The vast majority of Pakistanis do not consistently use a micro-biologically safe source of drinking water, putting them at risk of developing water-borne illnesses. How do we increase access to and ensure consistent usage of safe drinking water in low income urban communities of Pakistan?  


Based on our experiences running a community based water treatment facility in Karachi since August 2016, collecting user data through scores of customer interviews, and serving nearly 2.5 million litres of safe drinking water in our pilot community, we have identified 5 pillars of innovation to work on that we believe are essential to develop a robust, scalable and sustainable model. They are: 


Product innovation to drive demand for Safe water  

In our work, we are innovating with different storage containers for safe water, focusing on designing a product that will communicate quality, evoke trust, be easy to carry for children, and become part of people's daily routines. We believe user centered design and product innovation are both undervalued aspects of behavior change in global health. 


Last mile delivery of safe water for end consumer convenience

Currently we distribute water in using a network of over 65 community retailers, and we are building tools to optimize this channel while exploring other distribution channels as well. We are trying to understand the sweet spot which will maximise consumer convenience while keeping the price of water affordable for the end consumer.  


Remote sensing for monitoring and quality control  

 Sensor based tools and internet-of-things (IOT) technologies make the remote monitoring of facilities possible at a low cost. Sukoon Water is partnering with researchers in Pakistan to develop remote monitoring tools and systems that are robust and cost effective enough help manage a large network of decentralized water treatment facilities.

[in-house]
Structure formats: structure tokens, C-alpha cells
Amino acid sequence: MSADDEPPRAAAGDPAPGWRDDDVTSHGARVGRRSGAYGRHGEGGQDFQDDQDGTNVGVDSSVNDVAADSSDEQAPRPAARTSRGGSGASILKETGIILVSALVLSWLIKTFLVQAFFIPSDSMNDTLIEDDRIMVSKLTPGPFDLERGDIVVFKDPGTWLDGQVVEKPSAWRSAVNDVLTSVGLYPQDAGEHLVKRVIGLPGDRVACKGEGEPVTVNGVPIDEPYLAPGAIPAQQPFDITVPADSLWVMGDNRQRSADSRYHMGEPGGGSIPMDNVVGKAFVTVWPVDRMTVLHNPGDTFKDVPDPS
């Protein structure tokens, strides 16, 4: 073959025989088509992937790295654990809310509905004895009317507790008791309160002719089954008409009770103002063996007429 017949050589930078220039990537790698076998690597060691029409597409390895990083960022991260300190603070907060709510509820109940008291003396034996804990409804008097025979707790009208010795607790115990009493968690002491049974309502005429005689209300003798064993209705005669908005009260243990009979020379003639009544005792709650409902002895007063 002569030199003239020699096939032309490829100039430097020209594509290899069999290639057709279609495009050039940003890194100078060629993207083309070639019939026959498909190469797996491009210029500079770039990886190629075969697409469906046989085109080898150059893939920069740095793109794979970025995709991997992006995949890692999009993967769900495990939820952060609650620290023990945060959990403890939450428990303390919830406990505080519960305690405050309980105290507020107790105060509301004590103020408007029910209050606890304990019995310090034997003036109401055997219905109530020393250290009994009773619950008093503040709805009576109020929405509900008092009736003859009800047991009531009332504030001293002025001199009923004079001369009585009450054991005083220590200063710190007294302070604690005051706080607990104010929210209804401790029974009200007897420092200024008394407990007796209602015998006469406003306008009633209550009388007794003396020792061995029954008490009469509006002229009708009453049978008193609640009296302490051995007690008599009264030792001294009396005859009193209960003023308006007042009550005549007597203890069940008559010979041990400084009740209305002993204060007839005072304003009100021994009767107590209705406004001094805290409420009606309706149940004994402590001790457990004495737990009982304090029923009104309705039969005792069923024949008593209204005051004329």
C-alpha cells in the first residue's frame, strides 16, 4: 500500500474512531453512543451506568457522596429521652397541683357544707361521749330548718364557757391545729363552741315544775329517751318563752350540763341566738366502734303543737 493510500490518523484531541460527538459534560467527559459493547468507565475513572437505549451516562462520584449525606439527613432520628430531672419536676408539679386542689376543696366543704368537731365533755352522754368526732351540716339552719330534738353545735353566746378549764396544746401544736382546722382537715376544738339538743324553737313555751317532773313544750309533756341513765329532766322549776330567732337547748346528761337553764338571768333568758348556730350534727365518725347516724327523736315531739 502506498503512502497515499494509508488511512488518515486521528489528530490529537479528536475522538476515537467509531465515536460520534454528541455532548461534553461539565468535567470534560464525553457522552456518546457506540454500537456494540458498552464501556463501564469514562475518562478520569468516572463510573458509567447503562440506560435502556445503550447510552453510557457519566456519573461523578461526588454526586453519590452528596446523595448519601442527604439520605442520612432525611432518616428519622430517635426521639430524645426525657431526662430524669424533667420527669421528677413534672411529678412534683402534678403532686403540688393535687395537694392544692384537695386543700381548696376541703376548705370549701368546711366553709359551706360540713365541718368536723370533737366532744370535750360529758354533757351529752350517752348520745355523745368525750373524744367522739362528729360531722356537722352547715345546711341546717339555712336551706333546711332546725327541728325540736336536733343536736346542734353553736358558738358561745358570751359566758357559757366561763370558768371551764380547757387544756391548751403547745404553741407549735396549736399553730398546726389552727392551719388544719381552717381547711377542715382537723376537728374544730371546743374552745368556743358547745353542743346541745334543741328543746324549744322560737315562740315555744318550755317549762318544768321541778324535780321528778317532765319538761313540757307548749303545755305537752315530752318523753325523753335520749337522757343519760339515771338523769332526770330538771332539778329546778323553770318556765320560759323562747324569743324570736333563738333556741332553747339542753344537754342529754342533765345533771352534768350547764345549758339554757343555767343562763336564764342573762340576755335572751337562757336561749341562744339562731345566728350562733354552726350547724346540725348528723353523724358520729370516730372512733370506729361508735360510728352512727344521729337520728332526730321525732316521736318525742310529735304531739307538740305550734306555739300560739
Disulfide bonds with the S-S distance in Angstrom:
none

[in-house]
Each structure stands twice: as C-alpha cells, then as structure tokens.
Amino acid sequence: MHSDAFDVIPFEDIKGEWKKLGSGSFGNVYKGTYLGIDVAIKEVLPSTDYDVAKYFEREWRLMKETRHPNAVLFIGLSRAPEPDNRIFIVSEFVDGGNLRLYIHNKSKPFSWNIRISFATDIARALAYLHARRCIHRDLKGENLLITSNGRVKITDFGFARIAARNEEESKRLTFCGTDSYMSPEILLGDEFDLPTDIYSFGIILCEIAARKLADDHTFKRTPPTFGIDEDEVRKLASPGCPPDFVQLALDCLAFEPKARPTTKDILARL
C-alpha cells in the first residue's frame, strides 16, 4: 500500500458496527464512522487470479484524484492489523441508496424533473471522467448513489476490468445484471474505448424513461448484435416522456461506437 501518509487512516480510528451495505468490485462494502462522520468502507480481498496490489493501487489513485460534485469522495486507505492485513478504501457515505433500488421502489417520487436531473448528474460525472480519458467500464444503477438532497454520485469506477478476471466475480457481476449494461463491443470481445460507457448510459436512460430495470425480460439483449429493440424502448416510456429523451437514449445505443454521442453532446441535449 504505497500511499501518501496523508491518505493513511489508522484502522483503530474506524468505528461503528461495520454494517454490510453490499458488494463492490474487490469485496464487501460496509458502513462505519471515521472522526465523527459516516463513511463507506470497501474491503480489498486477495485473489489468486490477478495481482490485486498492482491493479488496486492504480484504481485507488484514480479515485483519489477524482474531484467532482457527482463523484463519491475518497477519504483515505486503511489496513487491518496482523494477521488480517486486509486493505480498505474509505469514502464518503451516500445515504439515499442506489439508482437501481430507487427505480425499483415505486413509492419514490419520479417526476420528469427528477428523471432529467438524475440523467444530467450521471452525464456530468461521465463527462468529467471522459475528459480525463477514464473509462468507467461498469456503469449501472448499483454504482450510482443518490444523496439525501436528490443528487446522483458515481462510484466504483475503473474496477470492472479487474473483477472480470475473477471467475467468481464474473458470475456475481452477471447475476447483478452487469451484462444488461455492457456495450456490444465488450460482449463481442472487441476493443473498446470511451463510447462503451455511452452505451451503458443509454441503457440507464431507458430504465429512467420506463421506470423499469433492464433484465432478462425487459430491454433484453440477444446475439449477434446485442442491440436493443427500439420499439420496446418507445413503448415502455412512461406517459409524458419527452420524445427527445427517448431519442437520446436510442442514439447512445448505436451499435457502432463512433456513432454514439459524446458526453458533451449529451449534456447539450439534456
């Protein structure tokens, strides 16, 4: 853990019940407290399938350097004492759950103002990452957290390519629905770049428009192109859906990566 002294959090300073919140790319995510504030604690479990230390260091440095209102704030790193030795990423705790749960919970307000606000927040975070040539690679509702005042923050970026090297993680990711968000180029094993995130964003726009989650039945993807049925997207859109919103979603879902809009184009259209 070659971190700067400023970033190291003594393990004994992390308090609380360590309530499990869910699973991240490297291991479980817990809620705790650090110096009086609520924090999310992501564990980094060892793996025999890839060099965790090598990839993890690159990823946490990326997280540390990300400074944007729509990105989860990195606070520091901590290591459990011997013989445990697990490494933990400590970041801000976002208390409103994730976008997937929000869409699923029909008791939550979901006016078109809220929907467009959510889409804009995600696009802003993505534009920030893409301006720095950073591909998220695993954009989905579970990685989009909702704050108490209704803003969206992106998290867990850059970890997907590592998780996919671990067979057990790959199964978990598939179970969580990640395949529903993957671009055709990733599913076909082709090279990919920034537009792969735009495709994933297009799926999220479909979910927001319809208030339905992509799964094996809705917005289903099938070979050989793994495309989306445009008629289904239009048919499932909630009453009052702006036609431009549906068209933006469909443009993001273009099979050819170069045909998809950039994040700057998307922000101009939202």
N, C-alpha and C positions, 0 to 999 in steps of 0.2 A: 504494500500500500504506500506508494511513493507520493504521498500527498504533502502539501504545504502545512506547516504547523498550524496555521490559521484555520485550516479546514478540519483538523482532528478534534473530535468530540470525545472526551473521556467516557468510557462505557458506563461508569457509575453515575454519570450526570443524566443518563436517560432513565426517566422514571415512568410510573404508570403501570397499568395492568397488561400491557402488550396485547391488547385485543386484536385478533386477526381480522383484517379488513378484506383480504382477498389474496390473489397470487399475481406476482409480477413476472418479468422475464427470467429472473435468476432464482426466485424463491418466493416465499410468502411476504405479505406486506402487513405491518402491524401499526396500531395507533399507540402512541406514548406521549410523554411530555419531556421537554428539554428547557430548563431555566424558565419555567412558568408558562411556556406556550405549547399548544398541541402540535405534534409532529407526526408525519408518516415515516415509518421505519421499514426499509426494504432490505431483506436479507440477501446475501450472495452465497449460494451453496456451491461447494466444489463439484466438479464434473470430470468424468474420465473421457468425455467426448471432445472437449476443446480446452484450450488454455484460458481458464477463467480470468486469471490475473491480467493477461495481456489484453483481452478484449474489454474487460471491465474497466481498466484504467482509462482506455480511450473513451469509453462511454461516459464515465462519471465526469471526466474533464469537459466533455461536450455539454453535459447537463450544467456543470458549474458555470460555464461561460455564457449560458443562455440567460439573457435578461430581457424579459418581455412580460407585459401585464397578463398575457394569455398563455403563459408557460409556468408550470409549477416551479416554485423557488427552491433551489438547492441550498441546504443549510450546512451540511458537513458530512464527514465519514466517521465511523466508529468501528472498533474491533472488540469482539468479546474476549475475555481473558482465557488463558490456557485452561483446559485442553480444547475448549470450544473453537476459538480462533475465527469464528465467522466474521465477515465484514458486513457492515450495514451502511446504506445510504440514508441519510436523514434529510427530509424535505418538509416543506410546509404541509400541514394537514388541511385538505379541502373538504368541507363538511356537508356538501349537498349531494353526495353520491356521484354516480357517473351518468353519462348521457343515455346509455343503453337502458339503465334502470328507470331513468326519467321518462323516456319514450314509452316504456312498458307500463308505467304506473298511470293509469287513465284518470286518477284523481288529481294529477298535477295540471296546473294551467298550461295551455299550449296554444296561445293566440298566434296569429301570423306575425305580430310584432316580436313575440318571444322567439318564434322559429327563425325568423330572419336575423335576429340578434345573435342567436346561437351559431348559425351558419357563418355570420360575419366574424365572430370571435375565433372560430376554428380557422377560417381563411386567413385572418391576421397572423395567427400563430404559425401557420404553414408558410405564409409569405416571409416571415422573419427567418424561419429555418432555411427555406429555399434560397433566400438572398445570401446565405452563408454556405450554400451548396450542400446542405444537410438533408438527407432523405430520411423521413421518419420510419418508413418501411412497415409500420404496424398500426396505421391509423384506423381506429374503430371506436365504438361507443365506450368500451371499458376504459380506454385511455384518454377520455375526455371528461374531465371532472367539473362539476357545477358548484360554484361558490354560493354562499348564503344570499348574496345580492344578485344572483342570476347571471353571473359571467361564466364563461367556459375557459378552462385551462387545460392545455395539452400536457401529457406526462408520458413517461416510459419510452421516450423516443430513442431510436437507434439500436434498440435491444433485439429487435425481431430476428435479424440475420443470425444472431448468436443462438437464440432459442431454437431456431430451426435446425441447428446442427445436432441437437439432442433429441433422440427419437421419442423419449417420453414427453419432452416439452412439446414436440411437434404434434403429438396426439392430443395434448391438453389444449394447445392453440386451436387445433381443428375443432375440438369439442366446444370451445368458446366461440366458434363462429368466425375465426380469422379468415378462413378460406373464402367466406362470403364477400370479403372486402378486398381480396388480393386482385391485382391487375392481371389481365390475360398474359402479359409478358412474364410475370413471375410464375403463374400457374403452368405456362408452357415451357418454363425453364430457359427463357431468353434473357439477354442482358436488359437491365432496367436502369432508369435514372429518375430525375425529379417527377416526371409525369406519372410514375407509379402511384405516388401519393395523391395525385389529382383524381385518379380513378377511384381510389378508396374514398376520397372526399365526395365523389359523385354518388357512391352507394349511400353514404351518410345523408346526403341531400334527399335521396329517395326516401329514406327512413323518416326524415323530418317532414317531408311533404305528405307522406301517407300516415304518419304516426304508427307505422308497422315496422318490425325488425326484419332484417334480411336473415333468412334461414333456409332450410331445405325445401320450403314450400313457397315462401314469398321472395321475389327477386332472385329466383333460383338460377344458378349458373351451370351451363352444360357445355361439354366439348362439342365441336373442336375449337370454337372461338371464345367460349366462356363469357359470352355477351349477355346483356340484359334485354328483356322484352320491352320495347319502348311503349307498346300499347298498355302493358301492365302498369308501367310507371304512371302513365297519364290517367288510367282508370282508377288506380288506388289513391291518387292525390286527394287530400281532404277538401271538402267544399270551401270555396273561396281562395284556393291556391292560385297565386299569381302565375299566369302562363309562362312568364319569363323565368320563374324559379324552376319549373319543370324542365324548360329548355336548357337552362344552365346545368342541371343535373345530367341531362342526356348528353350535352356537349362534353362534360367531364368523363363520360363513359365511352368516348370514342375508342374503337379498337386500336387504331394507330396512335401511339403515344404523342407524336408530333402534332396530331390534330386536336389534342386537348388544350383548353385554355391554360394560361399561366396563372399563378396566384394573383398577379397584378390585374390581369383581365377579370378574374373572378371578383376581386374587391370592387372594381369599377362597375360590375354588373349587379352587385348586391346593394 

Safe household storage & cooling of water for maximum health impact

The primary method for cooling water in Karachi is through slabs of contaminated ice that can be purchased easily at corner stores. Such behavior patterns often make our treatment efforts go to waste. At Sukoon Water, we are developing ways for people to safely store and cool water at home without requiring electricity. This project stems from an organizational responsibility to ensure our work is actually having an impact on the ground. 




Optimisation Of The Delivery Model For Financial Sustainability And Scale

Some of the larger questions that Sukoon Water needs to consider for the short-to-medium term relate to the scaling strategy. Should we have one plant per community or should we operate through a hub-and-spoke model? What are the optimal sizes of our production and distribution operational units? Such questions will be essential as we think about scaling Sukoon Water's model.